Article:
Select Committee on Environment, Transport and Regional Affairs Appendices to the Minutes of Evidence

Memorandum by Social Policy Advice and Research Associates (IT 4)


A Blueprint for Urban Transport

  As with all road transport planning, the difficulty is that more and more vehicles and pedestrians try to squash together into limited road space as the centre of the city is approached. Imaginative solutions will have to be found in each city to ensure that the RRR principles of speed, safety and accessibility are not lost as they compete with other users for road space.

  There are many examples in Holland, Denmark and North Germany of excellent road management schemes and detailed planning of junctions, distinctive surfaces, etc. to provide fast safe routes for riders in urban areas.



  The cost of the necessary alterations to road layouts would be minimal and RRRs would make unlimited urban journeys affordable for even the poorest citizens.

Health and safety

  RRRs would alow the opportunity for plenty of exercise on the way to work and school, away from traffic fumes and dangerous motor vehicles, using methods of transport which themselves cause little or no pollution. Overall levels of pollution in cities would fall.

Door to door transport

  Riders could rapidly complete the journey from the bus stop, station or park-and-ride, or make the complete journey door-to-door by their own non-polluting conveyance.

Commercial benefits

  As with pedestrianised shopping areas, traders will soon reap advantages from the passing trade of large numbers of riders.


  The journey to work could be fast and fun!—a far cry from the stress of traffic jams and fumes.

Traffic flow

  RRRs are capable of carrying a much greater density of travellers per square metre of road space than conventional motor vehicle routes. Users can travel on them just as fast, or faster, at an average inner urban speed of 8 to 10 mph.

Protection of the environment versus personal freedom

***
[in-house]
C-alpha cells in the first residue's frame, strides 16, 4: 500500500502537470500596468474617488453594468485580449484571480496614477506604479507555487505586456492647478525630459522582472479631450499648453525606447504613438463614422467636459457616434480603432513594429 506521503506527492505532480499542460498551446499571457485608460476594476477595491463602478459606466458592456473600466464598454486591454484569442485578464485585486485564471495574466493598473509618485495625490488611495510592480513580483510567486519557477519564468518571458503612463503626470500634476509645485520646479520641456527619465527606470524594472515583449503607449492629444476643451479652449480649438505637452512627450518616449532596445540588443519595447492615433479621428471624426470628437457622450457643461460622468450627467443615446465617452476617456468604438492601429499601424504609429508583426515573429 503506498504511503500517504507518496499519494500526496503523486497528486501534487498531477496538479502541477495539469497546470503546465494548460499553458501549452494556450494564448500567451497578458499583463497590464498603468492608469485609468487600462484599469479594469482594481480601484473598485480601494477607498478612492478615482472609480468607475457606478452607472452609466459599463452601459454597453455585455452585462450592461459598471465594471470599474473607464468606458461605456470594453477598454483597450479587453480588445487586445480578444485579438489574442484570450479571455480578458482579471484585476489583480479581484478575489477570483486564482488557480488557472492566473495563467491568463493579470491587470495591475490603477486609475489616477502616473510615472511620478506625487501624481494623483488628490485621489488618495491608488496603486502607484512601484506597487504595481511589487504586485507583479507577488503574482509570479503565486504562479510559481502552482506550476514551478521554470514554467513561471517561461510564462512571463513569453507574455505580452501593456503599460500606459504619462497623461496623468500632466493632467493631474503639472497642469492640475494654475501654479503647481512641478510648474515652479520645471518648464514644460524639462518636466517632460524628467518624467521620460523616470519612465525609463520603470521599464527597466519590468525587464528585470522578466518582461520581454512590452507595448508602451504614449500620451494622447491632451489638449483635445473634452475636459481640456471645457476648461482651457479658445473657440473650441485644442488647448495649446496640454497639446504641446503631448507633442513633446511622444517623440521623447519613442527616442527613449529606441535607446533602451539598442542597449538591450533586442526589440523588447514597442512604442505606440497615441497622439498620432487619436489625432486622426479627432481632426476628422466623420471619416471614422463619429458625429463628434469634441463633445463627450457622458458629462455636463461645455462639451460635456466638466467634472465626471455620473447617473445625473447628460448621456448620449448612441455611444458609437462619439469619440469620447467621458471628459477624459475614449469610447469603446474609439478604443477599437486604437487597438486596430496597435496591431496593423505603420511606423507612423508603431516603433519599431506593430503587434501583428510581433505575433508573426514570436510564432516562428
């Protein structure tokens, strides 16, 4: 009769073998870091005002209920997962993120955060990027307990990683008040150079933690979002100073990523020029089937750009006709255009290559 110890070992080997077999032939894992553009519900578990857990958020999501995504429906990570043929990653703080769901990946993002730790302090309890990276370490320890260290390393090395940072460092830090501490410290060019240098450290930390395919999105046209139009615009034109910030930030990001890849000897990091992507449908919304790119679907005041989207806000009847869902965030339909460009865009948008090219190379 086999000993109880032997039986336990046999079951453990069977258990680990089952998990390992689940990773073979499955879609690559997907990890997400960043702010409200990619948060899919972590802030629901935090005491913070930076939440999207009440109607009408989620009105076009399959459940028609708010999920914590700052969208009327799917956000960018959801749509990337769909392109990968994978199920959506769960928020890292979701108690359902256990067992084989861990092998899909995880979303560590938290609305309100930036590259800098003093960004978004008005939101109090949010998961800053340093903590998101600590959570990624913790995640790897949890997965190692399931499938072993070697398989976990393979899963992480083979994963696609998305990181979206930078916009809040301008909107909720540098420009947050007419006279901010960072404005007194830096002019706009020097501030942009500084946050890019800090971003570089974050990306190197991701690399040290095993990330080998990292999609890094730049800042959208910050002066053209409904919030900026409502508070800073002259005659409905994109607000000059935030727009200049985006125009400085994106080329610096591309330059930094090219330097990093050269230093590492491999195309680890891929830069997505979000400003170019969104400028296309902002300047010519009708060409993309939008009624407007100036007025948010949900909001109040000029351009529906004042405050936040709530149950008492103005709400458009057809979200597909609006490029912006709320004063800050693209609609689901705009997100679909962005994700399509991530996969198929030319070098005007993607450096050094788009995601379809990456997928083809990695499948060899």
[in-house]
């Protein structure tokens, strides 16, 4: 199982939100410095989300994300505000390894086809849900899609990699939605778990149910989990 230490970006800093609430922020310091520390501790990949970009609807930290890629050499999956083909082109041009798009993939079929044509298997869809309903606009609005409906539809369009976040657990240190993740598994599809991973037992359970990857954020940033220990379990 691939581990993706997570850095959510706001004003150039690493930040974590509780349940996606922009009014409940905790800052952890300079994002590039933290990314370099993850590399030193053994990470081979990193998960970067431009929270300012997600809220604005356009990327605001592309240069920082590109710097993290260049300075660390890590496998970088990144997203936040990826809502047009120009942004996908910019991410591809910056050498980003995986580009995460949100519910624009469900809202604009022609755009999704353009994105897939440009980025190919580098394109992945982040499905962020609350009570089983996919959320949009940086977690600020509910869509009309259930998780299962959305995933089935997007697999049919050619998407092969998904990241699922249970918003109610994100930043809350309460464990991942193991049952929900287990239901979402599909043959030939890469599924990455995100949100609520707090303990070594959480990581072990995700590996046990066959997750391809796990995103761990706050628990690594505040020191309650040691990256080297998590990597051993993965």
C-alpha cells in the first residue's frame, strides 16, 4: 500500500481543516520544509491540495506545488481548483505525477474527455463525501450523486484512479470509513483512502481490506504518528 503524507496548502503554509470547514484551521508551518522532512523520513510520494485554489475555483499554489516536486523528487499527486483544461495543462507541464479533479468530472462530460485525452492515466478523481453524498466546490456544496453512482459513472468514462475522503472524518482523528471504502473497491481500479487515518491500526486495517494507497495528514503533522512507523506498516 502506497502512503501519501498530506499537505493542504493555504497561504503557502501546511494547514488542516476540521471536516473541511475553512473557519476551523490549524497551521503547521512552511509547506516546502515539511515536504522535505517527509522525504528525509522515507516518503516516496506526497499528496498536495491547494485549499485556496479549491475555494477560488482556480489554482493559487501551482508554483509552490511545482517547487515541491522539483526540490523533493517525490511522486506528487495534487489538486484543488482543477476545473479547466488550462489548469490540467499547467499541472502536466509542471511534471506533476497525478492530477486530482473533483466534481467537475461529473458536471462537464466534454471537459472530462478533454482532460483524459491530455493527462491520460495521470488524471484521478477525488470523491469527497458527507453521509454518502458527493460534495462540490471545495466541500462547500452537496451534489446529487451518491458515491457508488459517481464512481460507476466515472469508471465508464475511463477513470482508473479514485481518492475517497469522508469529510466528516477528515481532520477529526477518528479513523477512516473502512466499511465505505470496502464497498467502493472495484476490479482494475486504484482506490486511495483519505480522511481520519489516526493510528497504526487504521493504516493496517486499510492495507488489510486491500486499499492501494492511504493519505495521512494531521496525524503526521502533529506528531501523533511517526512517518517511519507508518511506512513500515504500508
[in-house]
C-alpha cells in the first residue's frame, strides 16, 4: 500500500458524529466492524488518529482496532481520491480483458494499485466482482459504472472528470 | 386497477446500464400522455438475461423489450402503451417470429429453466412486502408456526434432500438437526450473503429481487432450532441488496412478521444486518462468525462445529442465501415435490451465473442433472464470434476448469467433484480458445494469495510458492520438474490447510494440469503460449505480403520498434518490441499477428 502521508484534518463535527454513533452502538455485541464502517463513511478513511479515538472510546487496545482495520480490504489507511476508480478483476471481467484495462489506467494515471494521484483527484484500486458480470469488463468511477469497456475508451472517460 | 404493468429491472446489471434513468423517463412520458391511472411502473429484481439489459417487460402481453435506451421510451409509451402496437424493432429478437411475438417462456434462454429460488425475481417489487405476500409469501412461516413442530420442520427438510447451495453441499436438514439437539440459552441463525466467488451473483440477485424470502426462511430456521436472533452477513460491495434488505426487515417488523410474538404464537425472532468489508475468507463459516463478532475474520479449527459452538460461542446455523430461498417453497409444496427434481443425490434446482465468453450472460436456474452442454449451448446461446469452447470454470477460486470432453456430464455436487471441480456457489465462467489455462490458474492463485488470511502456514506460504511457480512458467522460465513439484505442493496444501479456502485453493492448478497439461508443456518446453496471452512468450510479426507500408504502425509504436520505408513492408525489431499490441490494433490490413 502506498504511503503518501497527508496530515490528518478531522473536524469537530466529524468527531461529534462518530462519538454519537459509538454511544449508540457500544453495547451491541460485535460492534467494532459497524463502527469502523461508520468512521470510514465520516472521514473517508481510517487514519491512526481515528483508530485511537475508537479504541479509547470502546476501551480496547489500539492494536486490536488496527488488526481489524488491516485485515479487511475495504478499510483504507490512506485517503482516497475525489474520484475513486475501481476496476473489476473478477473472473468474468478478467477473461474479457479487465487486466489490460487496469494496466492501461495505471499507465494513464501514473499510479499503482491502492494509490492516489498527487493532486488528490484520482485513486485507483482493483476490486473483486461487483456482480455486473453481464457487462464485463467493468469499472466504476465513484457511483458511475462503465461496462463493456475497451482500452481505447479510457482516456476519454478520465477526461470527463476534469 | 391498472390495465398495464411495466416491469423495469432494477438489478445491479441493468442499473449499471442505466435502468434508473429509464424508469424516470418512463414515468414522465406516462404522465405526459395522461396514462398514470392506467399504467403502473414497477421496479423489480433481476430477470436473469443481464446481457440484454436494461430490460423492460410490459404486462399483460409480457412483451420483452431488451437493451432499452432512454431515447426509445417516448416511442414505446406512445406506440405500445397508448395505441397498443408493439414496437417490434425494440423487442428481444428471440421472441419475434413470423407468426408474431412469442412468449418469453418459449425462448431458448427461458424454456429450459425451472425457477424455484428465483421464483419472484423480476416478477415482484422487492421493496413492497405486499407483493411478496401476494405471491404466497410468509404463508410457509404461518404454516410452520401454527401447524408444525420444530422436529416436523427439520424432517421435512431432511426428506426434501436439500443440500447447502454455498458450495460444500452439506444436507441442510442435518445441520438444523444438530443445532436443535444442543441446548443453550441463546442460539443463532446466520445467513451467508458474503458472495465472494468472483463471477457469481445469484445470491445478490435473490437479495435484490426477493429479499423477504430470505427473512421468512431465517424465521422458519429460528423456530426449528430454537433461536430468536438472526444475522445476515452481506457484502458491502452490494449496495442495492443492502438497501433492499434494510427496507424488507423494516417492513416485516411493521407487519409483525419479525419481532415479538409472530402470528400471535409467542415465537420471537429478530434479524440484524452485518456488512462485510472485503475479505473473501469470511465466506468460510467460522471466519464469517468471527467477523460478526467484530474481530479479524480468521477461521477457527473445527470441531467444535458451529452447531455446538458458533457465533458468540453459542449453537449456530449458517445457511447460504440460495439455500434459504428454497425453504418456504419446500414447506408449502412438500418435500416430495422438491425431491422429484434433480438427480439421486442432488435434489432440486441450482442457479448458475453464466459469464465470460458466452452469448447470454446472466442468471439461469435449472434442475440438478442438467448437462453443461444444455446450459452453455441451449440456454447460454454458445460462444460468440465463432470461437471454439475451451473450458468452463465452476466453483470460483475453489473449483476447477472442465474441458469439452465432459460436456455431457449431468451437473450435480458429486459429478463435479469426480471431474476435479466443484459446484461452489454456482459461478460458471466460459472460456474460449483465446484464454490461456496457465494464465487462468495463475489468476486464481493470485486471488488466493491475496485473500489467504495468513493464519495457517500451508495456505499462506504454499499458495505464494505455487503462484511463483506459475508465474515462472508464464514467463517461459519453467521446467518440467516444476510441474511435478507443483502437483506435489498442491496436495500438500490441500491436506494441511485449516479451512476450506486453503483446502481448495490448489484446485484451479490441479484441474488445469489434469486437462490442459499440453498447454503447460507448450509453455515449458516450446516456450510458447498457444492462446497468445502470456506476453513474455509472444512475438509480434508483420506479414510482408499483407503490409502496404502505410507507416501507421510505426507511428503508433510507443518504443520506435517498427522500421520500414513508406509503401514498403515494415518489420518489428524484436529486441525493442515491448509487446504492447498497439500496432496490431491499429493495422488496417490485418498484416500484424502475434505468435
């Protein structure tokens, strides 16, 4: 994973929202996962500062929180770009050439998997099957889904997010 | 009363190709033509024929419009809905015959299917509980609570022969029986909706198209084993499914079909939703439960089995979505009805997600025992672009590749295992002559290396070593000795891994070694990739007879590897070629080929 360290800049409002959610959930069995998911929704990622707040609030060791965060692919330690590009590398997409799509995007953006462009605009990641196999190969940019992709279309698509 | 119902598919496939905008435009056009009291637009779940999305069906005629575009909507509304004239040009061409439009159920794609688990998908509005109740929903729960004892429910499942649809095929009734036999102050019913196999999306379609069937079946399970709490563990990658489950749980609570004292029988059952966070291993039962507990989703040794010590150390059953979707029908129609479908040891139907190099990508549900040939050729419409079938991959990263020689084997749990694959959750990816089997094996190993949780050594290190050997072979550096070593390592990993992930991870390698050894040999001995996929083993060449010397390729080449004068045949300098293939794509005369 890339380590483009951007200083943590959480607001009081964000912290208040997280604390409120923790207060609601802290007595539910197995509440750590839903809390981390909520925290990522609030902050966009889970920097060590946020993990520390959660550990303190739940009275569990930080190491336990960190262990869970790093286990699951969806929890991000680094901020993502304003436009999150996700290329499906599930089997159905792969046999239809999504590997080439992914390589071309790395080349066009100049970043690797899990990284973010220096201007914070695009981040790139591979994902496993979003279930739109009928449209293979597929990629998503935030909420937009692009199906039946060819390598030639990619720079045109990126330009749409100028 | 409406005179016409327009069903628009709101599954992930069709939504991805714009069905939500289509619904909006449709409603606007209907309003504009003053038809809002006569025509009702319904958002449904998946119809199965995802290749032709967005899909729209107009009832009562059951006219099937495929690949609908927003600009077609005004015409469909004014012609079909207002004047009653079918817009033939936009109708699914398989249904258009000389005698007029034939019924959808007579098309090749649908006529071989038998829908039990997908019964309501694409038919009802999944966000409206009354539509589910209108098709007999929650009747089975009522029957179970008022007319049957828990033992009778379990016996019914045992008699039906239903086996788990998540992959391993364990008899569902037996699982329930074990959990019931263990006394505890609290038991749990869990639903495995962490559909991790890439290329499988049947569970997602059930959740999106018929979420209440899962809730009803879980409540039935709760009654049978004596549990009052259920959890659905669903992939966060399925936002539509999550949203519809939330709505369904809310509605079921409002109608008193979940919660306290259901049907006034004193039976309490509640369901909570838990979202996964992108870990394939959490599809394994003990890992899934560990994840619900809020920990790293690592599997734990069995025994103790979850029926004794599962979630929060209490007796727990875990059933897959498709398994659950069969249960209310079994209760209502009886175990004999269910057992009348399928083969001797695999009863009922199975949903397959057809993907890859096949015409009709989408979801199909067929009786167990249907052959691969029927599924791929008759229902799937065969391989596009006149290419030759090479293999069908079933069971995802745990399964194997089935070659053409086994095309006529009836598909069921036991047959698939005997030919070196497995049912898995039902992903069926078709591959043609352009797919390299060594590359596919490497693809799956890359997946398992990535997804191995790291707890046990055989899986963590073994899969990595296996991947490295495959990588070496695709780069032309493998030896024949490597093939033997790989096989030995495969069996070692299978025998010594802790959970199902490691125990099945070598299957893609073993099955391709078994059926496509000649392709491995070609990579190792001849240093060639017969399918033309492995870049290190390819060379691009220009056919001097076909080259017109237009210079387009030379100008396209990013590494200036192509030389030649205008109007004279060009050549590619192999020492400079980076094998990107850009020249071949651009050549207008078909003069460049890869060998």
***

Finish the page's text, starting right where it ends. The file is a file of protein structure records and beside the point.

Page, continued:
People will be able to travel in or on their own private conveyance without contributing to the degradation of the environment.

Reduction of motor vehicle congestion

  Well-used RRRs leave the Main Motor Vehicle Routes free for essential vehicles to travel unimpeded.


  The area of land required to provide parking spaces will be reduced. Much of the parking can be off-road, in cycle sheds, backyards, indoor compounds etc.

Universal use

  RRRs can provide freedom of movement for all, including children, the elderly and disabled.


  It is proposed that the government should:

    —  pilot a comprehensive RRR system in one or two cities (not just a partial system, which would only frustrate users and would not attract them in sufficient numbers to reduce pollution and congestion), introducing it with publicity and pizzazz;

    —  offer grants to researchers and manufacturers for the development of (a) small electric vehicles suitable for RRRs and (b) lightweight, see-through, aerodynamic weather protection for bikes and buggies;

    —  offer start-up grants for businesses which (a) offer bike and buggy hire, and b) provide RRR taxi services in the form of cycle rickshaws, sedan chairs, etc;

    —  introduce legislation: (a) to limit the use of RRRs (other than for access only) to electric engines below a certain size, speed and decibel level; (b) to allow adults to use these engines on RRRs and on Joint Vehicle Routes without a license; (c) to limit traffic speeds to 20 m.p.h. on RRRs and all Joint Vehicle Routes; (d) to compel schools, factories etc. to make secure provision for RRR conveyances on the premises.

  The normal provisions of the highway code, regarding lane discipline, signalling etc., would continue to apply to all RRR users.


  This proposal is not anti-car. It is based on the assumption that people would much prefer to travel on quiet, safe, attractive routes, well away from exhaust fumes, provided they can still travel quickly and under their own steam, either in or on their own private conveyance.

  Eventually, as more and more people take to the RRRs, it should be possible to free the Main Motor Vehicle Routes for fast delivery of goods and for group transport vehicles (buses, and cars carrying passengers), creating a better environment for all road users. City streets will become enjoyable places, where all can go unhindered about their business.

  RRR conveyances are perhaps the most attractive alternative we will ever have to the private motor car. Thanks to modern mobility technology, the creation of RRRs will allow the whole population to enjoy a freedom of movement which is unprecedented in urban life.

Monica and Roger Else[4]

4   Monica and Roger Else are social policy consultants with SPARA (Social Policy Advice and Research Associates). Monica was formerly senior social development officer with Milton Keynes Development Corporation and the originator of the new city's cycleway system. Roger, who is SPARA's director, was principal planning officer for Milton Keynes, responsible for social policy. Back

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